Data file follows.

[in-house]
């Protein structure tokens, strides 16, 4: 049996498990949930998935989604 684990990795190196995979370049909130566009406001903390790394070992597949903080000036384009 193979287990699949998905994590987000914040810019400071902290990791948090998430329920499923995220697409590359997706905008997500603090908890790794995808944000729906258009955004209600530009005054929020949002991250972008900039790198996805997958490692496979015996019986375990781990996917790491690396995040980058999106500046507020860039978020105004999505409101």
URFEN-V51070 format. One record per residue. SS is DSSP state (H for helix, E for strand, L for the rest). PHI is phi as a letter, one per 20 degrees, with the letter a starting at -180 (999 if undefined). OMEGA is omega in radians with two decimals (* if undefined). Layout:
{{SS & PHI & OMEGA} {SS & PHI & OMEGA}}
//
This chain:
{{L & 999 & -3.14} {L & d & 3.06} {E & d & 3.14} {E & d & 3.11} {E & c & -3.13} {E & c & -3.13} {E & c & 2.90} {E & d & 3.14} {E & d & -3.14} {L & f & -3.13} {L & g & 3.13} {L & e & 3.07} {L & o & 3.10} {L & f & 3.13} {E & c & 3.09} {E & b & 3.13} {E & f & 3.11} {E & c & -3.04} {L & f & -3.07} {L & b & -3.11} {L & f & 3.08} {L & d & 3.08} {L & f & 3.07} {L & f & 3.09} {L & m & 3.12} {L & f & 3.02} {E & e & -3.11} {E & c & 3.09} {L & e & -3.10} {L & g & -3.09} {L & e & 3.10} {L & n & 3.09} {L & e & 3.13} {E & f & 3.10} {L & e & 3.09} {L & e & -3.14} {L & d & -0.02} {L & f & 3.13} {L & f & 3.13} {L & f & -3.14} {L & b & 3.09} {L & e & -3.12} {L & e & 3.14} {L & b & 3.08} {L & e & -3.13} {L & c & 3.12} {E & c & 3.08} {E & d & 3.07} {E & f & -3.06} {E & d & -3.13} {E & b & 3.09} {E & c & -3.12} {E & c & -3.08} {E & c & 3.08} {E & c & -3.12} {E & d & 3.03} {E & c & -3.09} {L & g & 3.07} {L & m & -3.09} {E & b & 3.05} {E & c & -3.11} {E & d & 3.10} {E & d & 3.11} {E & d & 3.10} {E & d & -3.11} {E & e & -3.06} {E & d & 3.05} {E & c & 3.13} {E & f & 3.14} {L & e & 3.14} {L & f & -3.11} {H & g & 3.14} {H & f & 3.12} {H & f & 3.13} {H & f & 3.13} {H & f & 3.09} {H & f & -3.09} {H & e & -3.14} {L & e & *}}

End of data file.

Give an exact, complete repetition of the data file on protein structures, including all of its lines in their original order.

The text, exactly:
[in-house]
């Protein structure tokens, strides 16, 4: 049996498990949930998935989604 684990990795190196995979370049909130566009406001903390790394070992597949903080000036384009 193979287990699949998905994590987000914040810019400071902290990791948090998430329920499923995220697409590359997706905008997500603090908890790794995808944000729906258009955004209600530009005054929020949002991250972008900039790198996805997958490692496979015996019986375990781990996917790491690396995040980058999106500046507020860039978020105004999505409101």
URFEN-V51070 format. One record per residue. SS is DSSP state (H for helix, E for strand, L for the rest). PHI is phi as a letter, one per 20 degrees, with the letter a starting at -180 (999 if undefined). OMEGA is omega in radians with two decimals (* if undefined). Layout:
{{SS & PHI & OMEGA} {SS & PHI & OMEGA}}
//
This chain:
{{L & 999 & -3.14} {L & d & 3.06} {E & d & 3.14} {E & d & 3.11} {E & c & -3.13} {E & c & -3.13} {E & c & 2.90} {E & d & 3.14} {E & d & -3.14} {L & f & -3.13} {L & g & 3.13} {L & e & 3.07} {L & o & 3.10} {L & f & 3.13} {E & c & 3.09} {E & b & 3.13} {E & f & 3.11} {E & c & -3.04} {L & f & -3.07} {L & b & -3.11} {L & f & 3.08} {L & d & 3.08} {L & f & 3.07} {L & f & 3.09} {L & m & 3.12} {L & f & 3.02} {E & e & -3.11} {E & c & 3.09} {L & e & -3.10} {L & g & -3.09} {L & e & 3.10} {L & n & 3.09} {L & e & 3.13} {E & f & 3.10} {L & e & 3.09} {L & e & -3.14} {L & d & -0.02} {L & f & 3.13} {L & f & 3.13} {L & f & -3.14} {L & b & 3.09} {L & e & -3.12} {L & e & 3.14} {L & b & 3.08} {L & e & -3.13} {L & c & 3.12} {E & c & 3.08} {E & d & 3.07} {E & f & -3.06} {E & d & -3.13} {E & b & 3.09} {E & c & -3.12} {E & c & -3.08} {E & c & 3.08} {E & c & -3.12} {E & d & 3.03} {E & c & -3.09} {L & g & 3.07} {L & m & -3.09} {E & b & 3.05} {E & c & -3.11} {E & d & 3.10} {E & d & 3.11} {E & d & 3.10} {E & d & -3.11} {E & e & -3.06} {E & d & 3.05} {E & c & 3.13} {E & f & 3.14} {L & e & 3.14} {L & f & -3.11} {H & g & 3.14} {H & f & 3.12} {H & f & 3.13} {H & f & 3.13} {H & f & 3.09} {H & f & -3.09} {H & e & -3.14} {L & e & *}}